Posted on October 27, 2014 by Bob Berwyn
Australian scientists say a government plan for the Great Barrier Reef doesn’t do enough to mitigate threats.
Global warming, coal port dredging seen as key threats
FRISCO — Leading Australian scientists said this week that the government’s business-as-usual plan for the Great Barrier Reef won’t prevent its decline.
While acknowledging a few positive steps in the plan, the Australian Academy of Scientists said the proposal “fails to effectively address any of the key pressures on the reef including climate change, poor water quality, coastal development and fishing.”
And, as is often the case with planning efforts in the U.S., the Australian government’s vision for the reef also doesn’t acknowledge the cumulative impacts that intensify pressure on one of the world’s most diverse marine ecosystems.
Filed under: Environment, biodiversity, coral reefs | Tagged: Environment, climate change, Australia, Great Barrier Reef, coal port dredging, Australian Academy of Sciences | Leave a comment »
Posted on October 26, 2014 by Bob Berwyn
A pelican perches along the coast in Englewood, Florida.
Florida, California and Alaska sites will host pilot phase of research effort
FRISCO — Federal agencies are launching an ambitious $17 million pilot project to monitor ocean biodiversity, recognizing that fragile coastal and marine ecosystems face increasing threats, including climate change.
“To mitigate and adapt to such threats, we need a fuller, more integrated, picture of how the biodiversity within these ecosystems may be changing, especially since marine biodiversity is a key indicator of ocean health and critical to sustaining natural resources such as fisheries,” the National Oceanic and Atmospheric Administration said in a press release. Continue reading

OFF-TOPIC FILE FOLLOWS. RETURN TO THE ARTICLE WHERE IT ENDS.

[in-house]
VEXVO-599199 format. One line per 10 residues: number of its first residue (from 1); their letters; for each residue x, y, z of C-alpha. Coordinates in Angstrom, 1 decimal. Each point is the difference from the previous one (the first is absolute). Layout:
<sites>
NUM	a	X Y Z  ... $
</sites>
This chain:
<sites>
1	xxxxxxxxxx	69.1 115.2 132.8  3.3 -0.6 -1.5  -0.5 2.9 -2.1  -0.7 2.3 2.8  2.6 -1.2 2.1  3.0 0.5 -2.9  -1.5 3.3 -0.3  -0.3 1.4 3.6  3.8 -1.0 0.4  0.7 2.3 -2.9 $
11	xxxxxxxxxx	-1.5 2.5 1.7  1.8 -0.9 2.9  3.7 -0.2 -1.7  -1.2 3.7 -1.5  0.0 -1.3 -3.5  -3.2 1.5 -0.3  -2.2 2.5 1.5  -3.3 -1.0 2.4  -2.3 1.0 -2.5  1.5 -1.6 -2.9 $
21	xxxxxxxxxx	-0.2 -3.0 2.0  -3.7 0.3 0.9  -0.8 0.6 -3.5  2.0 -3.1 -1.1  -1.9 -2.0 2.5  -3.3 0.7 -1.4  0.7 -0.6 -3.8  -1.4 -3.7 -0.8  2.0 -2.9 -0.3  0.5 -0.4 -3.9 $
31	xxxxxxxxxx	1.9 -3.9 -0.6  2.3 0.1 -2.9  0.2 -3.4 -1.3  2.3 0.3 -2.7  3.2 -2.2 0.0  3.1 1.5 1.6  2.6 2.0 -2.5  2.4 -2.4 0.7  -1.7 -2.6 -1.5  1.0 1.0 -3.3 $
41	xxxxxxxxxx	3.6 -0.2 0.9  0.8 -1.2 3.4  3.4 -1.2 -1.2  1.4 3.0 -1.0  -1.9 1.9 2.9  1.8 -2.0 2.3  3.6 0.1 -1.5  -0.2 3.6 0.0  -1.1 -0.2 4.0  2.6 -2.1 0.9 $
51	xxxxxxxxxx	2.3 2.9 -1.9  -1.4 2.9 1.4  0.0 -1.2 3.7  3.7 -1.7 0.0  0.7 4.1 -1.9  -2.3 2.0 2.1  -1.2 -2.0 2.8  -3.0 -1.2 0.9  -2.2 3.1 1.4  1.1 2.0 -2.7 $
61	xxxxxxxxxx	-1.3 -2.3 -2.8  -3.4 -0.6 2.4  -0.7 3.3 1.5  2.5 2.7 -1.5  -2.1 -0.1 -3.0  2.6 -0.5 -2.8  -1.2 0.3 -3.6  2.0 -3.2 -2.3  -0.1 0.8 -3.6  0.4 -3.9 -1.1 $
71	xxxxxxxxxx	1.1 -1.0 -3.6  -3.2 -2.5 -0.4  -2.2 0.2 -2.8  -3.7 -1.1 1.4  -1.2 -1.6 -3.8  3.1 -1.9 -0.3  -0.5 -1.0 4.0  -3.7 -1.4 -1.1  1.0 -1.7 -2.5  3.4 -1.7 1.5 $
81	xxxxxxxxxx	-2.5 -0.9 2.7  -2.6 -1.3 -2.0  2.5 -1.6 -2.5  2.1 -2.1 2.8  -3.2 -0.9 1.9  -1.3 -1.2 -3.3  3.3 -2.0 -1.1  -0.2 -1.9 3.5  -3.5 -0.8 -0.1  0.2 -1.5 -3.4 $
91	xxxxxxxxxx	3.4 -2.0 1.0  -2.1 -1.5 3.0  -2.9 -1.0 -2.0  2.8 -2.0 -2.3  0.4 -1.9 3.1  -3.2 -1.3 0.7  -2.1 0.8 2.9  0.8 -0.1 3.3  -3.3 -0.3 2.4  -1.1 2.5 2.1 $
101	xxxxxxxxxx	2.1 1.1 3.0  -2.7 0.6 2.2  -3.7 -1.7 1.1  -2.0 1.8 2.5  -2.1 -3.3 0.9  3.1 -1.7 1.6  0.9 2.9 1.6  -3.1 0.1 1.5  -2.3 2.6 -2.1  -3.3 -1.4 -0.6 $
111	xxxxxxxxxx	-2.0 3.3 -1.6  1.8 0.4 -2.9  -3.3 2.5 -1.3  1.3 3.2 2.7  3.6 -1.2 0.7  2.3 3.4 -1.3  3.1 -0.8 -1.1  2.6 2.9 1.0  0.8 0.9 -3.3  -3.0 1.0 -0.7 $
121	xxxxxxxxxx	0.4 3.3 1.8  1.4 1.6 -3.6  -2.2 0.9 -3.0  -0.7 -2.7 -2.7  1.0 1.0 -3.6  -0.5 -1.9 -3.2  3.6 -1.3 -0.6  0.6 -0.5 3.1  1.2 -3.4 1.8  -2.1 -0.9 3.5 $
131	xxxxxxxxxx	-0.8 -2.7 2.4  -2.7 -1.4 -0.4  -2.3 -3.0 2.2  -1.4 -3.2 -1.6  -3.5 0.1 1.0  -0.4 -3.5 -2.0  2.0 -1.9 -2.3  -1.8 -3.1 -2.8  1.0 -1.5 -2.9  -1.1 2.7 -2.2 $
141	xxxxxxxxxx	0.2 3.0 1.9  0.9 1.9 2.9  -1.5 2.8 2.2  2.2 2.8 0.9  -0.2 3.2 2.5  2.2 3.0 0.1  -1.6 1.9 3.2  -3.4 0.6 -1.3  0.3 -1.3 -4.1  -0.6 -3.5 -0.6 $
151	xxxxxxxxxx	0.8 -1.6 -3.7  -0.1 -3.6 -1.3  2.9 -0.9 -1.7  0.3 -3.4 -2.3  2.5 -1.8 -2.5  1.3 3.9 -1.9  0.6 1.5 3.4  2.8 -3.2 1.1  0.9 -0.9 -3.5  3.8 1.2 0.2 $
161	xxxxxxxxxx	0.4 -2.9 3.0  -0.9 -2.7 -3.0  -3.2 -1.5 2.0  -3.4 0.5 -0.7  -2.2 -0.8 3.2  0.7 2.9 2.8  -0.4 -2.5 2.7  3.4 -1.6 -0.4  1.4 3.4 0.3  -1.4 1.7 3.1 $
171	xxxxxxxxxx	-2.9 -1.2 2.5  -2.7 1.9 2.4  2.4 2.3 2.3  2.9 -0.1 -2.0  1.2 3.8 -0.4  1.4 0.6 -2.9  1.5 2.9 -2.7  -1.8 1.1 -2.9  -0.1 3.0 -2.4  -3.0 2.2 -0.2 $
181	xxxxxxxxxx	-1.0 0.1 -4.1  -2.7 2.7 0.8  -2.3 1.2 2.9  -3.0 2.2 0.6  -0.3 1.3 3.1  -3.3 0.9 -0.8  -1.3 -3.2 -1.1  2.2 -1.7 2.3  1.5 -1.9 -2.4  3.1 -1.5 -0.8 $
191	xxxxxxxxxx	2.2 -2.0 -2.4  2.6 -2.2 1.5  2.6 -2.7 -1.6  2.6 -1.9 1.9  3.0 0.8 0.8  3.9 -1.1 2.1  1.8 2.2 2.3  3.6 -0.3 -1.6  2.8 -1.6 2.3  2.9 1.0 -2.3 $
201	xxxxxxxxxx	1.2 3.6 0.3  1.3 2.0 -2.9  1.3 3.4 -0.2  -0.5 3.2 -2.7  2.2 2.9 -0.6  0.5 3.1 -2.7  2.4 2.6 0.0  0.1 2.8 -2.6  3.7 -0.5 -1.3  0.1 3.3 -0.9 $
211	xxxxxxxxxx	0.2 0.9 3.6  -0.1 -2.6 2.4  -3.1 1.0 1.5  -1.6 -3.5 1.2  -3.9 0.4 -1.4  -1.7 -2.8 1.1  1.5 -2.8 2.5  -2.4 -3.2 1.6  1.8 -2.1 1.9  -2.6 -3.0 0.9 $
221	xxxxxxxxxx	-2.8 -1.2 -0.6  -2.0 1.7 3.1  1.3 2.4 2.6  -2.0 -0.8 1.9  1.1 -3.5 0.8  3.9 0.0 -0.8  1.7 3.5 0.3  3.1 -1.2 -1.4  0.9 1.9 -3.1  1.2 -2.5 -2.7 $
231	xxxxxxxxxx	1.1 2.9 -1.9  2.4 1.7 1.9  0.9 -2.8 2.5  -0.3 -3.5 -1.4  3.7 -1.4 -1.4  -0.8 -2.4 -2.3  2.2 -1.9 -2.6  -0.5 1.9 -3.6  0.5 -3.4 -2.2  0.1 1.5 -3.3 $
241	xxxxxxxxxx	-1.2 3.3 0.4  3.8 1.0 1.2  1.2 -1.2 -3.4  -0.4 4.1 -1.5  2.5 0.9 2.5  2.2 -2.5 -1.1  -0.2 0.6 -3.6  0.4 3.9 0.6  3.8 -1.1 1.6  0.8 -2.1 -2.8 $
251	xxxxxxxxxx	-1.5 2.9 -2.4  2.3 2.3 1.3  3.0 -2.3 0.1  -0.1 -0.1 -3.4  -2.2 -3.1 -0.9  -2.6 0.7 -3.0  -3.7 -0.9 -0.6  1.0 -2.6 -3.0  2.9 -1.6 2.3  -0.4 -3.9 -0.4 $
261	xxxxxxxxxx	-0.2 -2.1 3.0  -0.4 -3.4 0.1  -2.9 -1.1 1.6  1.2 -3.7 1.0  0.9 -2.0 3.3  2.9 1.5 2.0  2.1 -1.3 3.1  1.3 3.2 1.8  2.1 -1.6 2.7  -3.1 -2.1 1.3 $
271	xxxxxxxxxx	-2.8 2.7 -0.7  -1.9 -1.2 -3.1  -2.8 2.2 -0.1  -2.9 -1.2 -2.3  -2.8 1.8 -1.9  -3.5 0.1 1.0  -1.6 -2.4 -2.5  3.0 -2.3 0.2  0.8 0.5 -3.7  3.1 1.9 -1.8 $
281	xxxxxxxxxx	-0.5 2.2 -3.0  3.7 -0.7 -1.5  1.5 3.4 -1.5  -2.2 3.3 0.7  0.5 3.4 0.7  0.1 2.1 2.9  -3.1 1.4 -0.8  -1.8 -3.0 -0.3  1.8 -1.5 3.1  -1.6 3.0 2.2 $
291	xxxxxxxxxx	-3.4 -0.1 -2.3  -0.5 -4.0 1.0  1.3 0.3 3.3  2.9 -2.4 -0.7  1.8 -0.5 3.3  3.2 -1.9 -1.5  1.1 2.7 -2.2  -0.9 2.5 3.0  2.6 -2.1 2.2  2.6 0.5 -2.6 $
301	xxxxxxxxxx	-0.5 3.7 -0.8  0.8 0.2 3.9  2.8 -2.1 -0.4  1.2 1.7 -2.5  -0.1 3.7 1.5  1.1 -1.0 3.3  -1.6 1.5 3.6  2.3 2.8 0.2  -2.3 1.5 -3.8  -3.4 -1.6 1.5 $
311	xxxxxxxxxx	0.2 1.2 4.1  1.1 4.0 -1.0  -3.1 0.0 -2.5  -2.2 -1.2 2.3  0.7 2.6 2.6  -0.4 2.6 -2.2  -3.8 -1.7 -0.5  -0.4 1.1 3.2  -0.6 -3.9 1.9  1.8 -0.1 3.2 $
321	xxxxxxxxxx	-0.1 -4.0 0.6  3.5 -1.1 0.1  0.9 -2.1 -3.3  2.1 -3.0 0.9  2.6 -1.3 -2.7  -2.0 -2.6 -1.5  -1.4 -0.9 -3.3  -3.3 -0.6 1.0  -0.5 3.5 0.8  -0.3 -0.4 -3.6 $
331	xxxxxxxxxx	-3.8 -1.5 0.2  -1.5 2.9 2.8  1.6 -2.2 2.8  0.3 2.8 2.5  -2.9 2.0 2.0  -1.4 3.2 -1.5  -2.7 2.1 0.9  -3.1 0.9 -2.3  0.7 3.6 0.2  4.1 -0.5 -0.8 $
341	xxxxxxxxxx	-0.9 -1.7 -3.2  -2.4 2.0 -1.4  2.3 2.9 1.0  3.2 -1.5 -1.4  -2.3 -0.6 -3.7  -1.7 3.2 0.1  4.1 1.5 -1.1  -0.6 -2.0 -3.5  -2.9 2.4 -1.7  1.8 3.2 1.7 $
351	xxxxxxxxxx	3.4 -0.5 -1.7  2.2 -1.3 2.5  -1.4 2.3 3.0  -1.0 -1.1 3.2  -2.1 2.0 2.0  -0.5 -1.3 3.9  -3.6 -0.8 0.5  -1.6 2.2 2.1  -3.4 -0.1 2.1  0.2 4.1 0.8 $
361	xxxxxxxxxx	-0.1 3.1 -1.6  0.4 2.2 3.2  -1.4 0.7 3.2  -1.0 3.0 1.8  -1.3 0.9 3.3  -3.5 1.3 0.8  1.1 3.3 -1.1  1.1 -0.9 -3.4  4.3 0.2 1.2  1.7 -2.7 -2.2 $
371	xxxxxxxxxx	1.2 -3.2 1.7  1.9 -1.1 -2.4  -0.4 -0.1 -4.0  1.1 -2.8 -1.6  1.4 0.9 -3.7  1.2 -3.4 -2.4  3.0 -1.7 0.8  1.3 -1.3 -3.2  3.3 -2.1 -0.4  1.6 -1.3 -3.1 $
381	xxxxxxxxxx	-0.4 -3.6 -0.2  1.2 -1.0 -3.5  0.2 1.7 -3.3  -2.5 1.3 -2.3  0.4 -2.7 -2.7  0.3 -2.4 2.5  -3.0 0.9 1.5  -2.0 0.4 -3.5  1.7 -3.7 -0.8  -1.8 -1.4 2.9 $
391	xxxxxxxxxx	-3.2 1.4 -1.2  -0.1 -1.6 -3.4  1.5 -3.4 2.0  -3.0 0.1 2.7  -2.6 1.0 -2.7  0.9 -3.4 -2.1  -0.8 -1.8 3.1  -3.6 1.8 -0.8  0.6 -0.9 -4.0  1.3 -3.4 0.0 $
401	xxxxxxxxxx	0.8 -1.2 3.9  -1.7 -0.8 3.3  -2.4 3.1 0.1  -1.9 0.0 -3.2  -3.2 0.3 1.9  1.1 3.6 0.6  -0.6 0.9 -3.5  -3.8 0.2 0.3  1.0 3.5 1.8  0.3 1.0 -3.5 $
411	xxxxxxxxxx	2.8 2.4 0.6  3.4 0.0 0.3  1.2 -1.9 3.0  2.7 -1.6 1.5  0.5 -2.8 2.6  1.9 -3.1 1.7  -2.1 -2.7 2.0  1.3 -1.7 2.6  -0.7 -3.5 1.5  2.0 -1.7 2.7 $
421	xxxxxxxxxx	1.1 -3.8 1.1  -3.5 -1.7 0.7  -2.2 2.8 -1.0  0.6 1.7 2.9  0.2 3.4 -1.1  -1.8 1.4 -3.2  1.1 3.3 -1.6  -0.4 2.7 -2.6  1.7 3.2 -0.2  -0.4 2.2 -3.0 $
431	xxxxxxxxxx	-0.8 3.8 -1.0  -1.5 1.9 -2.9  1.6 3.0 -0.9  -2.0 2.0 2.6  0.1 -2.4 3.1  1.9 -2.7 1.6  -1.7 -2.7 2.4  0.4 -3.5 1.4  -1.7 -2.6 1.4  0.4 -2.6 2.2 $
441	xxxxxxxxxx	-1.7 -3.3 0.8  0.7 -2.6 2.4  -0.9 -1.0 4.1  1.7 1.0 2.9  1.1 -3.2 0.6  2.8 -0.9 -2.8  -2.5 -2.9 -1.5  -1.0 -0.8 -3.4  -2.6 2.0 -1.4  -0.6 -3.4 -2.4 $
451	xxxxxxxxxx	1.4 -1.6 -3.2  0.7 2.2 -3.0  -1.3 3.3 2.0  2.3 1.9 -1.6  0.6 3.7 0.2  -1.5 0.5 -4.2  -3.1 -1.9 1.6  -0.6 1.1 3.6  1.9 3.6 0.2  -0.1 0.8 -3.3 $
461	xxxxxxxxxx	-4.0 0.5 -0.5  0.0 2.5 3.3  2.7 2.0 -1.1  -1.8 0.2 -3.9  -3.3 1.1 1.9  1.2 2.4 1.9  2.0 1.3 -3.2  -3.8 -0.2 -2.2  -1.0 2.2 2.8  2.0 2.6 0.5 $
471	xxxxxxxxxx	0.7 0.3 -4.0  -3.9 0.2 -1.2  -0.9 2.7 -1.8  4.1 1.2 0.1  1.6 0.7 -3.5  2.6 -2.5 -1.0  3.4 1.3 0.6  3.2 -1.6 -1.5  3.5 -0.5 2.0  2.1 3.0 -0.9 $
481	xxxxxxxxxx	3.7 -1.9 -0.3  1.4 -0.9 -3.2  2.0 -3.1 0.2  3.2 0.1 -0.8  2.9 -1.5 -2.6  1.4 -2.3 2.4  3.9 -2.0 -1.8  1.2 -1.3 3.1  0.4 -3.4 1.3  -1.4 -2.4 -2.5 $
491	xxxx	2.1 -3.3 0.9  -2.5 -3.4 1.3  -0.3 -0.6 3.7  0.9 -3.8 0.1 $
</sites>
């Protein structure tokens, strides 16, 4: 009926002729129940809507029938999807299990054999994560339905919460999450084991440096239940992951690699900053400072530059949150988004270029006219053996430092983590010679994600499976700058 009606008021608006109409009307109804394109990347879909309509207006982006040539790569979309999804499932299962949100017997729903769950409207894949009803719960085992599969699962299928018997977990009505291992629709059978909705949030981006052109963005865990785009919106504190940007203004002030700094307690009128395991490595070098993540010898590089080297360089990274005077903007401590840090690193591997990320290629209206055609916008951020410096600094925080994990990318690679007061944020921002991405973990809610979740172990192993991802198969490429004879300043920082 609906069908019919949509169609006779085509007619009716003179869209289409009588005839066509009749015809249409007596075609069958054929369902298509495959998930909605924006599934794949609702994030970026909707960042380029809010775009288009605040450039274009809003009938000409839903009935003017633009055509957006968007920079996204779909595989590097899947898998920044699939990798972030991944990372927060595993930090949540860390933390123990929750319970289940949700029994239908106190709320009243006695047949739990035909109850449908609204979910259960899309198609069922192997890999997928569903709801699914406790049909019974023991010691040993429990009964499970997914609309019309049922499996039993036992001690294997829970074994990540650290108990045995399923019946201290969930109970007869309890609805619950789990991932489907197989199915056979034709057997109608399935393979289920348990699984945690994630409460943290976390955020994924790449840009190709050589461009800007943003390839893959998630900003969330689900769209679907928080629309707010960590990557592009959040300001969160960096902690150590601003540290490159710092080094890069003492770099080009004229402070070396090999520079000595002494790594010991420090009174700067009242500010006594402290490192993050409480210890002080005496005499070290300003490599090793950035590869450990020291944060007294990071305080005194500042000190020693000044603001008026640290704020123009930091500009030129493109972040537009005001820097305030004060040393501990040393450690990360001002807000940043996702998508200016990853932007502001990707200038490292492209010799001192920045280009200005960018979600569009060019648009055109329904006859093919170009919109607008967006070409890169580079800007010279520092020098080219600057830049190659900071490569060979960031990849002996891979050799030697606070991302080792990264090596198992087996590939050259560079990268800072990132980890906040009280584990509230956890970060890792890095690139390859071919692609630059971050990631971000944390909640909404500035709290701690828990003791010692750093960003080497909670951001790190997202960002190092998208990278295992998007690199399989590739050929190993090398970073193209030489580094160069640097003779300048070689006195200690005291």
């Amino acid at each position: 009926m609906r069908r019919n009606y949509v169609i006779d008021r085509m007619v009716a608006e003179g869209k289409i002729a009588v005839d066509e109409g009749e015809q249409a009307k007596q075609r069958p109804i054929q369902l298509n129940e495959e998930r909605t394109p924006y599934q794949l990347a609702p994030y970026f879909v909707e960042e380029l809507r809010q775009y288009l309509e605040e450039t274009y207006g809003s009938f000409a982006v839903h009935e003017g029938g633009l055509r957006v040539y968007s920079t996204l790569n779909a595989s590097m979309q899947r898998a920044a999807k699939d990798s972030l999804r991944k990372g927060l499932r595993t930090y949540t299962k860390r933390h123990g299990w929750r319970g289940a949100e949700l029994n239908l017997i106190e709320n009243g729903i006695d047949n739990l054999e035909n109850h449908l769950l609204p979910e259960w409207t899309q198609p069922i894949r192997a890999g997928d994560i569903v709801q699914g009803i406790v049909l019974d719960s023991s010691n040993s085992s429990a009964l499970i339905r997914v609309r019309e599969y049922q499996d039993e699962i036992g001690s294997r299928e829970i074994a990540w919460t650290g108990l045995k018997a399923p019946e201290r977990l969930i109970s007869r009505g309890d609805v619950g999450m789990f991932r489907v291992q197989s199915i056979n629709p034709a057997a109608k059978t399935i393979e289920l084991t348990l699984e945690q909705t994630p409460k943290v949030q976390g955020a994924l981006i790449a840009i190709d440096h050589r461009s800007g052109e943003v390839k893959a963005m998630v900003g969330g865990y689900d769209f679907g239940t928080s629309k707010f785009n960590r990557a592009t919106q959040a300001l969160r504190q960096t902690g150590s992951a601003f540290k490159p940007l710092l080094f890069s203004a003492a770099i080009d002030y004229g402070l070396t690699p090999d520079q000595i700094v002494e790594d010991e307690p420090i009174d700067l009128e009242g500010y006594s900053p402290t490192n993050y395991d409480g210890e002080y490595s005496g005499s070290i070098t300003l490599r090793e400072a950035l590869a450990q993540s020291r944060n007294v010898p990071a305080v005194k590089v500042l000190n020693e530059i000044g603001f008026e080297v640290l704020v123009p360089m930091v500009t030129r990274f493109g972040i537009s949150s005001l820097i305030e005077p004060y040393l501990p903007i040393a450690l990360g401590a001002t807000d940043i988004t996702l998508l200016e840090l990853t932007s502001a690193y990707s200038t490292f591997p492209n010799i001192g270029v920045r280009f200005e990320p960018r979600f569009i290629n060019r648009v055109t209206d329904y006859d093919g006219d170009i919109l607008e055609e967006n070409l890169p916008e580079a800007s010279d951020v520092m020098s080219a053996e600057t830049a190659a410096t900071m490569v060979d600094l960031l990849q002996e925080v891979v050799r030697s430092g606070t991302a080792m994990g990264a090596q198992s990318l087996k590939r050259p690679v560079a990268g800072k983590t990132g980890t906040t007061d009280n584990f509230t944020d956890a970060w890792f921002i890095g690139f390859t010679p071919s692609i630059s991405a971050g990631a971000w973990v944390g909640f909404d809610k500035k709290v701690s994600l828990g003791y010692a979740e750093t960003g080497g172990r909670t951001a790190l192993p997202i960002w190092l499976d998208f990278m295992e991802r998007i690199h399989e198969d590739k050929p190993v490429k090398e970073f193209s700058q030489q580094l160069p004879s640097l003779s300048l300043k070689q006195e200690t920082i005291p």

Filed under: biodiversity, coral reefs, Environment, Marine biology, ocean conservation | Tagged: biodiversity, Environment, oceans, U.S. Integrated Ocean Observing System | 2 Comments »
Posted on October 11, 2014 by Bob Berwyn
Study documents ‘climate refuge’ in Virgin Islands
Boulder brain corals were found in abundance under the mangroves and were healthy, while many of those in unshaded areas a short distance away were bleaching.
Photo Credit: Caroline Rogers, USGS.
FRISCO — Some coral species are finding a refuge of sorts from global warming by finding new habitat in the shade of red mangrove trees.
Scientists with the U.S. Geological Survey and Eckerd College documented discovery of the refuge in the U.S. Virgin Islands, where more than 30 species of reef corals were found growing in Hurricane Hole, a mangrove habitat within the Virgin Islands Coral Reef National Monument in St. John. Continue reading
Filed under: biodiversity, climate and weather, coral reefs, Environment, global warming, ocean acidification | Tagged: climate change, coral reefs, global warming, mangroves, U.S. Virgin Islands, Virgin Islands Coral Reef National Monument | Leave a comment »
Posted on September 17, 2014 by Bob Berwyn
Coral growth is slowing dramatically along parts of the Great Barrier Reef. Photo courtesy NOAA.
Will the world’s coral reefs simply dissolve as oceans become more acidic?
FRISCO — Scientists monitoring the Great Barrier Reef said they’ve tracked a “perilous” 40 percent slowdown in coral growth rates since the 1970s.
The trend may be linked with increasing ocean acidification, according to the new study led by researchers with the Carnegie Institution for Science.